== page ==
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Sussex academics bring leading experts together for refugee resettlement conference

Dr Linda Morrice, Education (centre) with the panel of community researchers (left to right) Elias Tuffa, Elshada Yared Asfaw, Sharon Chitambala, Abdi Aden Khalif, Abiyot Shiferaw and Patrick Changa.

International experts working on refugee resettlement have come together for the first time at the University of Sussex.

Academics from across the global university sector, along with representatives from the British Refugee Council, Refugee Action, Scottish Refugee Council, the UN Refugee Agency, the International Organisation for Migration, national and local government as well as a good number of refugees themselves, took part in the three-day conference, which was held to coincide with the 10th anniversary of a group of Ethiopian refugees resettling in Brighton and Hove.

The event, organised by Dr Linda Morrice, Professor Rupert Brown, Dr Mike Collyer and Dr Linda Tip focused on the results from their Economic and Social Research Council funded project entitled, “Optimising refugee resettlement in the UK: A comparative analysis”. The project researched the experiences of the Ethiopian, Congolese, Somali and Iraqi refugees who were resettled as part of the government’s Gateway Protection Programme a decade ago.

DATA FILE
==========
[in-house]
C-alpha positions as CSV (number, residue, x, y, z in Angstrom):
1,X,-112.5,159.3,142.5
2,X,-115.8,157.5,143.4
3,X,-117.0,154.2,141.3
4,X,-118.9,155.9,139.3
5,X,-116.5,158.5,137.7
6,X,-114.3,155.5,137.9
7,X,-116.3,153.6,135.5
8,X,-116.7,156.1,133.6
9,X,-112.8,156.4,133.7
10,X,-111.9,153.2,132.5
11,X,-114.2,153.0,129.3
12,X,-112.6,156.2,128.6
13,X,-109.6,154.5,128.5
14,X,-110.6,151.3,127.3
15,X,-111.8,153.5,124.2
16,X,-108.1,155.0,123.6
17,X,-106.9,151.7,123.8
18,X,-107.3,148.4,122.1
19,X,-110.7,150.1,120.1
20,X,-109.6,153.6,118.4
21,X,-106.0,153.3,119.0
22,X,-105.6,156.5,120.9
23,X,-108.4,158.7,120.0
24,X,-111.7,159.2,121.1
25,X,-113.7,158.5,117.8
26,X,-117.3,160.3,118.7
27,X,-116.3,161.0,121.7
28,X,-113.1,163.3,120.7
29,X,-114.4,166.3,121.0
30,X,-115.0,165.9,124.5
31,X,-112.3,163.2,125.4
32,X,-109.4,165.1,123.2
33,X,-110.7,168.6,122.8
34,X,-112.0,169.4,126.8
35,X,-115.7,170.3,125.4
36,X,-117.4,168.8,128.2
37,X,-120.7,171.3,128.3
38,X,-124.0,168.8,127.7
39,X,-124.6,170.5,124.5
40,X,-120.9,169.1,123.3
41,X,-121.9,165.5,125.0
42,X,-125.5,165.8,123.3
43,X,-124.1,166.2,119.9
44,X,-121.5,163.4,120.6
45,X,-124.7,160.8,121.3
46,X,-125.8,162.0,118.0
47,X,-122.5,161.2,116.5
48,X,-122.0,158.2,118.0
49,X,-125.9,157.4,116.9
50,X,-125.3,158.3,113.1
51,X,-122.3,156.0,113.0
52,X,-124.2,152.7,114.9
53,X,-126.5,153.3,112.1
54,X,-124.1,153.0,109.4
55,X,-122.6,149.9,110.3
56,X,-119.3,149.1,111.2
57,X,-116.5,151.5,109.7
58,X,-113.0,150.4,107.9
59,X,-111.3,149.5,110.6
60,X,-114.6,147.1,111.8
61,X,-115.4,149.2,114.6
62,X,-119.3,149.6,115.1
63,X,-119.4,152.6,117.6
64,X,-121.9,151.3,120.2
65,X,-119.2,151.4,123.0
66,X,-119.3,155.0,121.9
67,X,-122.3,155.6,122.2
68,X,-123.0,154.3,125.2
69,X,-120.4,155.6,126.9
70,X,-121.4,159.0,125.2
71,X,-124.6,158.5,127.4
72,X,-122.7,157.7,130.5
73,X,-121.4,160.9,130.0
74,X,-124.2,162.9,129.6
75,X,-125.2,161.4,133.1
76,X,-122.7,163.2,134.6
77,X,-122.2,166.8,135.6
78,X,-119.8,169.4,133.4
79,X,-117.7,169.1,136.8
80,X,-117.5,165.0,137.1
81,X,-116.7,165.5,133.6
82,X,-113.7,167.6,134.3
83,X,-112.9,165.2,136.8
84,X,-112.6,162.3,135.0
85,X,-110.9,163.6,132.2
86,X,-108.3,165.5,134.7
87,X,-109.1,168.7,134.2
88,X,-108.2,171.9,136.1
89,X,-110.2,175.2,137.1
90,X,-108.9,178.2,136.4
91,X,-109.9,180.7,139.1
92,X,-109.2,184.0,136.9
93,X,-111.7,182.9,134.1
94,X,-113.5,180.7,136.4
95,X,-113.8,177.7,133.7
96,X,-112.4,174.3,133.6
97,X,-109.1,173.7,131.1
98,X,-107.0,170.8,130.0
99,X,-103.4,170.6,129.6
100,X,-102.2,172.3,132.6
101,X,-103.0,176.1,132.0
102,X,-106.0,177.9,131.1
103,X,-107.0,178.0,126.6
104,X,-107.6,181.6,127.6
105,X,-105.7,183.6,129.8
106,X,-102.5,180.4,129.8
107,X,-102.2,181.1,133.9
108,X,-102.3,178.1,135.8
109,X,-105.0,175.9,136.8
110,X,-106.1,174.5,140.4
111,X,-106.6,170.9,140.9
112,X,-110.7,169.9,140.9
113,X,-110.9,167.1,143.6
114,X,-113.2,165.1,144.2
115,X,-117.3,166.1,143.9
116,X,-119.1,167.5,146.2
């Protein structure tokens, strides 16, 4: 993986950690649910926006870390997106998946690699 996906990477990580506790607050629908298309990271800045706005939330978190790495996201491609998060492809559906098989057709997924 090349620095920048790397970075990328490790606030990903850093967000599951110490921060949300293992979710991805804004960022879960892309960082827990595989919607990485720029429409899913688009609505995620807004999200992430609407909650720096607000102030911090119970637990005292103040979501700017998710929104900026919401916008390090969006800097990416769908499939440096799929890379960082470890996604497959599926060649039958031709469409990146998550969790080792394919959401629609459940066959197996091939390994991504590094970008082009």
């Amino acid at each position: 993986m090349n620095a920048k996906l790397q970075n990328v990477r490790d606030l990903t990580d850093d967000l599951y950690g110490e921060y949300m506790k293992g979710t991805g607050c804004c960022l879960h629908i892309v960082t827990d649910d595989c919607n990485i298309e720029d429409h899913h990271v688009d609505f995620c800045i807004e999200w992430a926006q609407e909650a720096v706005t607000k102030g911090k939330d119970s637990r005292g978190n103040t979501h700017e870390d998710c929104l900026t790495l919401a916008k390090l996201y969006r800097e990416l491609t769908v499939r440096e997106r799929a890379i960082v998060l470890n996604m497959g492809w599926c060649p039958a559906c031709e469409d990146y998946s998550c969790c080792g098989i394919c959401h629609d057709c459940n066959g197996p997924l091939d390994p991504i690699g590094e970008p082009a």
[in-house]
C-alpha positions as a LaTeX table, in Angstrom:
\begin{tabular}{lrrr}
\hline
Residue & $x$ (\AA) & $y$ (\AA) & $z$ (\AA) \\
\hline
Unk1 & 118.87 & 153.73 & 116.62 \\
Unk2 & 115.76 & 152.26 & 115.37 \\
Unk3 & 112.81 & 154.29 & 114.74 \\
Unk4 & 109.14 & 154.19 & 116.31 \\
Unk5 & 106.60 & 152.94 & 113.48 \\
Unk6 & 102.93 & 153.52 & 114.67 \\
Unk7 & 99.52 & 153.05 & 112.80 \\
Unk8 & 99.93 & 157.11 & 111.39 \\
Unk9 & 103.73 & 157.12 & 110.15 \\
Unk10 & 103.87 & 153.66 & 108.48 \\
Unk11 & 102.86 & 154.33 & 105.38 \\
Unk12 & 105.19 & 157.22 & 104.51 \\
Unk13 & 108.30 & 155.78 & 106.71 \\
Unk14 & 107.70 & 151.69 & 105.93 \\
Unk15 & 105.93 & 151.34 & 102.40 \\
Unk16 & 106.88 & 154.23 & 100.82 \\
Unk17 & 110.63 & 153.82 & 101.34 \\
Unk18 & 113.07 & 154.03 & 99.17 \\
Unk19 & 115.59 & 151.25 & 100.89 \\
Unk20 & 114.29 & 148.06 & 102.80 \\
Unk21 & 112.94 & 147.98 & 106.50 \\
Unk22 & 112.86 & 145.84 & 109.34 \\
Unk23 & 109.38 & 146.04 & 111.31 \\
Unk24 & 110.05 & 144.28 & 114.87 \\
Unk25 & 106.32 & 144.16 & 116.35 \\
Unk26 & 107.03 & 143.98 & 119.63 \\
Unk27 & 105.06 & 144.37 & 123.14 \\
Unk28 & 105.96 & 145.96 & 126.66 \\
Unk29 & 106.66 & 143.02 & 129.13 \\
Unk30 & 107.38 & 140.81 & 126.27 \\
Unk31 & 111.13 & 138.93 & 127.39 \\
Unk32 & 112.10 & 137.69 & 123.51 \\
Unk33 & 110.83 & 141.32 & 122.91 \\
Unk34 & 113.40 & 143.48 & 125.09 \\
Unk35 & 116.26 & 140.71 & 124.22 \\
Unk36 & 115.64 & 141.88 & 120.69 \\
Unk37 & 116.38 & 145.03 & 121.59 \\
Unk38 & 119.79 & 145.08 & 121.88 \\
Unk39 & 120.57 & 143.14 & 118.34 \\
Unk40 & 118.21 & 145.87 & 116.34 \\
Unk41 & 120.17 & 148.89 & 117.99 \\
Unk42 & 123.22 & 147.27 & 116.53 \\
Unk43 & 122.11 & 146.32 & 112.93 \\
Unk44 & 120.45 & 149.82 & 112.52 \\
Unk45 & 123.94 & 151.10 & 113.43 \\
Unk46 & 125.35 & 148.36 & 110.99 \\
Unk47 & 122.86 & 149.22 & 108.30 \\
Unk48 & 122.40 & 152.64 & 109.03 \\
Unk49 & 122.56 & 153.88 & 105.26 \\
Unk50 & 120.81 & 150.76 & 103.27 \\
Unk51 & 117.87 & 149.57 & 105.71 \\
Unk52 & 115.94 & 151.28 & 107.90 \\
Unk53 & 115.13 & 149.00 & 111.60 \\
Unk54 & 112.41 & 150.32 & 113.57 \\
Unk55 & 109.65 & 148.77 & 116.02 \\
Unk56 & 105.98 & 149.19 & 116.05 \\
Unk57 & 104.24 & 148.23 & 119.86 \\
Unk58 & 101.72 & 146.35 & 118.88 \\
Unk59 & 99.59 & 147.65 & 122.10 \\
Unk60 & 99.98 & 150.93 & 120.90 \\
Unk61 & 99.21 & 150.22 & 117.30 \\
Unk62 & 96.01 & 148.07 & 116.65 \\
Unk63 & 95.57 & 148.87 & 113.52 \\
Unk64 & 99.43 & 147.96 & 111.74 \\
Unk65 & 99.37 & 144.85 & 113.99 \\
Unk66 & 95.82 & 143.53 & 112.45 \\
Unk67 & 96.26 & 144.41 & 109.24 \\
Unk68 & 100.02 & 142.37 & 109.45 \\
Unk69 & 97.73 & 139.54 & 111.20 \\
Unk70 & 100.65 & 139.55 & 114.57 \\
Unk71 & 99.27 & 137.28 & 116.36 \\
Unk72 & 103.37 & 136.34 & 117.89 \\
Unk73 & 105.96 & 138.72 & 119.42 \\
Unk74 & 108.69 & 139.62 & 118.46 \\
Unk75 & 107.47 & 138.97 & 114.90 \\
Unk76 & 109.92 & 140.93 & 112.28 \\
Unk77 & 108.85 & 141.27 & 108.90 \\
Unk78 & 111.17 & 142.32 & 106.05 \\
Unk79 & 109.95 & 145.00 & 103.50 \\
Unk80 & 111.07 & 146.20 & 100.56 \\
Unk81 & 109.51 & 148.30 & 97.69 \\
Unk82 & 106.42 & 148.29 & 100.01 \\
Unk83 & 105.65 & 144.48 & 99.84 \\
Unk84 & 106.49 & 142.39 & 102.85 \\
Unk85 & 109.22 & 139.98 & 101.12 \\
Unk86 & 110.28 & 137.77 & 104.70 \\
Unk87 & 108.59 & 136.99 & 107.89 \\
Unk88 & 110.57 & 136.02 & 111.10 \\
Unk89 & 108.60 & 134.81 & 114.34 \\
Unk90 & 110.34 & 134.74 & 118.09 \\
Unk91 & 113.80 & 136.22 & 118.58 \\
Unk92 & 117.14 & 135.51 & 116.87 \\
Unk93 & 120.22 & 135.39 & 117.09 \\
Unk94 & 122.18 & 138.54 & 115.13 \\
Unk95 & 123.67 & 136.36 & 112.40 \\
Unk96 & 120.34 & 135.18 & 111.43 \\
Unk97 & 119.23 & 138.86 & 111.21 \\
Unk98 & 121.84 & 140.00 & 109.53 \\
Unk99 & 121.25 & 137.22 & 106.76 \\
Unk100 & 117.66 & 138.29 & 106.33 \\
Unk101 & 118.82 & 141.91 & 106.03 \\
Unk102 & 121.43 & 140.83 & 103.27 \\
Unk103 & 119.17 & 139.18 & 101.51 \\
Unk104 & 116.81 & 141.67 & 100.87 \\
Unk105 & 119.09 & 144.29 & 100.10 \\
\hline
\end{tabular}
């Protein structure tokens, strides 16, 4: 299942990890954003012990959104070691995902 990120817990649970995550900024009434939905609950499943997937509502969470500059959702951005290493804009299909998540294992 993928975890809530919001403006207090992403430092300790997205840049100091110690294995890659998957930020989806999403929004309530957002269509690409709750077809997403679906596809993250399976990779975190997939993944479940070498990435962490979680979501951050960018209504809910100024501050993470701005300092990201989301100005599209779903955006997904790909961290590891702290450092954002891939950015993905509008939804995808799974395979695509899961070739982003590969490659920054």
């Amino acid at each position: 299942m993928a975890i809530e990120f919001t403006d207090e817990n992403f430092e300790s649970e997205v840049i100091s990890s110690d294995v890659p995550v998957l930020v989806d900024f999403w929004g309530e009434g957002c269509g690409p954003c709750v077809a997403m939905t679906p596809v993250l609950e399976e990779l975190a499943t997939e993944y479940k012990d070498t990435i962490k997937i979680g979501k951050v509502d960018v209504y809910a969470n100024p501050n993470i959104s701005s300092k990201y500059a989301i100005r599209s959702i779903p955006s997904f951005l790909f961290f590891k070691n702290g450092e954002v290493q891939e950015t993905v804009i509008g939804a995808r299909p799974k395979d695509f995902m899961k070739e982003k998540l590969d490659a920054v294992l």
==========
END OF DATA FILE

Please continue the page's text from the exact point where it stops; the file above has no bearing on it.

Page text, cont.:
The conference, which ran from Wednesday 14 to Friday 16 September, heard from academics from Georgetown University in the US, York University in Canada, Ghent University in Belgium and Malmö University in Sweden amongst others.

The three days ended with an event held at Brighton and Hove Sussex Sixth Form College (BHASVIC) to celebrate the 10-year anniversary of the arrival of resettled refugees from Ethiopia in Brighton and Hove - which included a speech by Geoff Raw, the Chief Executive of Brighton and Hove Council.

The conference came ahead of the UN General Assembly’s Summit for Refugees and Migrants and the Leaders’ Summit on the Global Refugee Crisis, hosted by President Obama this week.

Dr Collyer said: “It was great to get such a diversity of people into the conference centre and the discussions were very lively. We’re expecting real commitments to expand refugee resettlement to come out of the high-level meetings in the US this week and our research has a real contribution to make there."

For more information about the “Optimising refugee resettlement in the UK: A comparative analysis” project – please visit here.


By: Lynsey Ford
Last updated: Thursday, 13 October 2016

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